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  • Harold’s Going Stiff | Review

    AUSTIN FILM FESTIVAL 2011

    By | October 28, 2011

    Director: Keith Wright 

    Writer: Keith Wright

    Starring: Stan Rowe, Sarah Spencer, Phil Gascoyne, Andy Pandini, Richard Harrison, Molly Howe, Eleanor James

    The last thing the world needs is another zombie movie. But Harold’s Going Stiff has a mad spark of genius behind it. Why not fuse the zombie genre with the kind of sober, earnest documentary you might see about a pressing public health concern on British television? In fact, this film succeeds by embracing that uniquely English tendency to deny and repress, to shudder at the messy, and come up with all manner of euphemisms to disguise the unpleasant. 

    The result is a subversive, hilarious mock documentary about a new medical affliction called Onset Rigors Disease (ORD) that has been striking the male population of rural England.

    ORD begins with a stiffness in the limbs that becomes so debilitating that its victims begin to lurch around. Phase 2 sufferers exhibit mental impairment (i.e. grunting and groaning, heading off into the woods). In the advanced stages, these poor men become downright violent. You know, devouring animals, attacking people, perhaps roaming the countryside in search of human flesh. But really, you mustn’t call them zombies, the hand wringing experts tell us. They’re extremely ill and the race to find a cure is on. 

    Enter Harold Gimble (Stan Rowe), a gentle, elderly widower who lives on his own somewhere in the North of England, and Penny Rudge (Sarah Spencer), the lovelorn, single nurse who hopes that her house calls and physical therapy can bring Harold some measure of relief.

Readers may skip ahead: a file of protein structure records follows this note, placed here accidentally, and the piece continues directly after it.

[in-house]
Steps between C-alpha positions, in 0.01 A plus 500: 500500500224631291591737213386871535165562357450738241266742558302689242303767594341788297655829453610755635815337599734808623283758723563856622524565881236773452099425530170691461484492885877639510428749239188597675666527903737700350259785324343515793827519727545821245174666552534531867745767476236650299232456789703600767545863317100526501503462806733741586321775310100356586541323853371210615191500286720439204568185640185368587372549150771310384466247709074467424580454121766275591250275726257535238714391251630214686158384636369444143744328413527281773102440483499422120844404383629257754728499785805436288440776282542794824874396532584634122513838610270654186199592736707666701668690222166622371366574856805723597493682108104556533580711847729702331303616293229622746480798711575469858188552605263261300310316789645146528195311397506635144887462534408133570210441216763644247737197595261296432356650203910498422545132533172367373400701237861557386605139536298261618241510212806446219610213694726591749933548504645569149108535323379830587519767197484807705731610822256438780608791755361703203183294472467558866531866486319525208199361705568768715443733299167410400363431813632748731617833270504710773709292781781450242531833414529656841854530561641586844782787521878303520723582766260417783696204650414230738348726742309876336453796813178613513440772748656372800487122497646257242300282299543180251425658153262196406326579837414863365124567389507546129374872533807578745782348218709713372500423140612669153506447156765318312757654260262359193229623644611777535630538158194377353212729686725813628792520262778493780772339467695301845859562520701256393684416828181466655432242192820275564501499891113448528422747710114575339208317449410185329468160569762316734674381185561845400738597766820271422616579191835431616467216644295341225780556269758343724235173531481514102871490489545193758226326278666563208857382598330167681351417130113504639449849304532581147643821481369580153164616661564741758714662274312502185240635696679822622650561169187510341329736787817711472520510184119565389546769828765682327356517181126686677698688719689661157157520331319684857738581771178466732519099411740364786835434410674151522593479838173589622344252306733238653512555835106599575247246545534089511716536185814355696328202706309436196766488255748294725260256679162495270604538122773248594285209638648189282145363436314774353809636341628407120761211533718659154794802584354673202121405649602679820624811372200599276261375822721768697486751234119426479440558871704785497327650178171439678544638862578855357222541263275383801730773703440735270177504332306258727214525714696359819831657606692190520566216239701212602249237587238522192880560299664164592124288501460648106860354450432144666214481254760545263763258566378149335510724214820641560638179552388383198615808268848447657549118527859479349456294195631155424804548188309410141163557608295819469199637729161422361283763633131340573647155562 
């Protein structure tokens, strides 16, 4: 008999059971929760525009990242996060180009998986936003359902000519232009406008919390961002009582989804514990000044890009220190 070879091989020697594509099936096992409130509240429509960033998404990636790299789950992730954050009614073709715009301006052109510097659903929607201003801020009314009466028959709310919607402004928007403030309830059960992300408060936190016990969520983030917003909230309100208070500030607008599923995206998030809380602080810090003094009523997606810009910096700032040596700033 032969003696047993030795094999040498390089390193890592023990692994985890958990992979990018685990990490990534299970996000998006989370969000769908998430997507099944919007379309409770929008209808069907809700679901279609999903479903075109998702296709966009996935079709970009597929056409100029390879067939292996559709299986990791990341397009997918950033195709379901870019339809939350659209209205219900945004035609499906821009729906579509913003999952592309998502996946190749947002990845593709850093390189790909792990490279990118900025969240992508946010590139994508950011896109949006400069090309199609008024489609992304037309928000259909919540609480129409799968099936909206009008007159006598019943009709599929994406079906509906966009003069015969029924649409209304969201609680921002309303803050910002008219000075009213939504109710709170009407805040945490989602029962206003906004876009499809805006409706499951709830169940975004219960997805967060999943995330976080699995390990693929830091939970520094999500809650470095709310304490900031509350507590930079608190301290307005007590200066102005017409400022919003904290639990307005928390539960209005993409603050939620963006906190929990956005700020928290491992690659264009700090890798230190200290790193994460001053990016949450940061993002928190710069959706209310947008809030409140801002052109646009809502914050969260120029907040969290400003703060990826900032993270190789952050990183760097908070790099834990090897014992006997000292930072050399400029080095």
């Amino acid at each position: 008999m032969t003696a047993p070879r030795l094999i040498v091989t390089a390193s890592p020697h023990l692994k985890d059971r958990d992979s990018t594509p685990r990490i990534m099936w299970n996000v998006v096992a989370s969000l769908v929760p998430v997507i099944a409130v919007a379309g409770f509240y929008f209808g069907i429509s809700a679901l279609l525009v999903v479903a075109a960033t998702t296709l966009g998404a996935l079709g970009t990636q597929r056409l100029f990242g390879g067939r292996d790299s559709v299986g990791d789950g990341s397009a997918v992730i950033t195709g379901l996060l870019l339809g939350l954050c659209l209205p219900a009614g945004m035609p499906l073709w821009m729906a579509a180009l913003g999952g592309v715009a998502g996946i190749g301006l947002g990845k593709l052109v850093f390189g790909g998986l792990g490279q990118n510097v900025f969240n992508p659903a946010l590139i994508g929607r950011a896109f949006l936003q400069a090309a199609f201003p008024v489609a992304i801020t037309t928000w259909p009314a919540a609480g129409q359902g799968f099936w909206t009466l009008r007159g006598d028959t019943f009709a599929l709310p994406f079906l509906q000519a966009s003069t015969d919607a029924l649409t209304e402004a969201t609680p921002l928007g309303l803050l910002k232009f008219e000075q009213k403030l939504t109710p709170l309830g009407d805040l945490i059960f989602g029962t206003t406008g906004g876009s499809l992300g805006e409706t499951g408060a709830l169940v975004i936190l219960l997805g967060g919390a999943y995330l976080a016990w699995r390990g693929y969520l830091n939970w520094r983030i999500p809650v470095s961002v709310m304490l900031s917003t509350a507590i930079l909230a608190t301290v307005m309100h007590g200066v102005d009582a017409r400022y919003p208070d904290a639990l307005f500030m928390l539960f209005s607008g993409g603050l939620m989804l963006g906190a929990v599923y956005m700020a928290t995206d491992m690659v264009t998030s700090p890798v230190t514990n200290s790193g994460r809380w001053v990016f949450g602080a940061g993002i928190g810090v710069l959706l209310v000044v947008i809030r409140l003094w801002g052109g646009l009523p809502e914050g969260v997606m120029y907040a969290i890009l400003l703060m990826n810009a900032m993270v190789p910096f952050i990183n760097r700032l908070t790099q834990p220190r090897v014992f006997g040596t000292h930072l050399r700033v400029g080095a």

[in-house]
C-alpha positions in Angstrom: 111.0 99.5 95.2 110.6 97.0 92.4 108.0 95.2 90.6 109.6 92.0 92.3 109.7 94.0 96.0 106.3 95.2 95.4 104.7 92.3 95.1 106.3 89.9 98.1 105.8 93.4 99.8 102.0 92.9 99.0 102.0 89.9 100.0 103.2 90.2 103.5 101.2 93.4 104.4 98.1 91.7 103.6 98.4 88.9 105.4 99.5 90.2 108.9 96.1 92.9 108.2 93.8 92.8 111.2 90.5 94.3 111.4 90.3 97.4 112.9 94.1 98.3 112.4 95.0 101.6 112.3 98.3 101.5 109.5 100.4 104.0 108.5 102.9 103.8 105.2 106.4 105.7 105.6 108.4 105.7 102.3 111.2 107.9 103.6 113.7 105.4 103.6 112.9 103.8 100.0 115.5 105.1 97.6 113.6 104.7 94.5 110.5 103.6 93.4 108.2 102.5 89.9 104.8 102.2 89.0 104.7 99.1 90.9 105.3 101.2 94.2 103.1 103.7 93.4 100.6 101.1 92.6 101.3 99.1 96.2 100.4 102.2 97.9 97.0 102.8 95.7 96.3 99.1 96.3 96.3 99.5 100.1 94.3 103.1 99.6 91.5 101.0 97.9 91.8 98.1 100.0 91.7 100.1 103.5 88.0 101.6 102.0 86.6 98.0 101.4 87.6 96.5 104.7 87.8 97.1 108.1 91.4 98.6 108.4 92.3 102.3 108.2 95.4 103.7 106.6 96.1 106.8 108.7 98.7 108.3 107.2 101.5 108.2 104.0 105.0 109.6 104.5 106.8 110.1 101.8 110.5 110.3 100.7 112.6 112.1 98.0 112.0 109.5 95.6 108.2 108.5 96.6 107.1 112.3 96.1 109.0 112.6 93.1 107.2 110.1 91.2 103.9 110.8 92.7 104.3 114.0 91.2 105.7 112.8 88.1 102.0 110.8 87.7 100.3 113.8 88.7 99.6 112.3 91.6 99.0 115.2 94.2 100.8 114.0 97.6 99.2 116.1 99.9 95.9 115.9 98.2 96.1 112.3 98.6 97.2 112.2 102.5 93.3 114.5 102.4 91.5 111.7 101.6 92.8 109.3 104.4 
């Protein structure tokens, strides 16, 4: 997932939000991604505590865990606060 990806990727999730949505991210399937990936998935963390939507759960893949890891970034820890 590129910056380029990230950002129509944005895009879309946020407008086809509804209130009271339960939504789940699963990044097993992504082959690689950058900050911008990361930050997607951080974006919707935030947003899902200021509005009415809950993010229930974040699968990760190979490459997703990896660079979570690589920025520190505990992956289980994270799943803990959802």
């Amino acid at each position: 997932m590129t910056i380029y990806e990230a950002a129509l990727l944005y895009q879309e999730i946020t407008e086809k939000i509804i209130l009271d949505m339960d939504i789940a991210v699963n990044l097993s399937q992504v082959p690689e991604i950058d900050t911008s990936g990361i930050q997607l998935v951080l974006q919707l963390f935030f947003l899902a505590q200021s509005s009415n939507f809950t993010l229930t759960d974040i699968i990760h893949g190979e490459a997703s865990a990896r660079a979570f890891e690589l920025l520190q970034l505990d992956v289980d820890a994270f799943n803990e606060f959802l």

Harold’s case is unique, you see. Not only is Harold the world’s first victim of ORD, but his particular case has never progressed to the advanced zombie-like stages. Instead, frail, long-suffering Harold lumbers around his house with circles under his eyes, increasingly unable to take care of himself. He can’t work in the garden anymore, prepare meals, or brush his hair. Neurologists like Dr. Norbert Shuttleworth (Phil Gascoyne) hope to learn enough from their tests and prodding to one day develop a cure for ORD. Where did ORD come from? Why does it only affect British men? And does it have anything at all to do with Meat-a-rino sausage?

    Not everyone understands ORD. In fact, a number of feeble-minded rural thugs, who dub themselves “community volunteers,” are roaming the countryside with clubs and bats, so they can take these bloody zombies down. “If it looks like a zombie, and walks like a zombie, and acts like a zombie, then it’s zombie, innit?” their brutish leader (Andy Pandini) says gravely.

    Writer-director Keith Wright has a wonderful ability to bend the tone of his material, gliding smoothly from one narrative strategy to another to suit his needs. Despite the documentary structure, the real heart of the film is the relationship that Harold develops with Nurse Penny, who’s been slighted and unlucky in love for so long, that she really gets attached to this stricken elderly man who treats her with kindness and respect.  As Harold and Penny, Stan Rowe and Sarah Spencer bring so much authenticity and emotion to the table that this off-kilter, unsettling comic film is also strangely affecting.

    Harold’s Going Stiff won the jury award for Narrative Feature at the 2011 Austin Film Festival.

    Rating: 8/10

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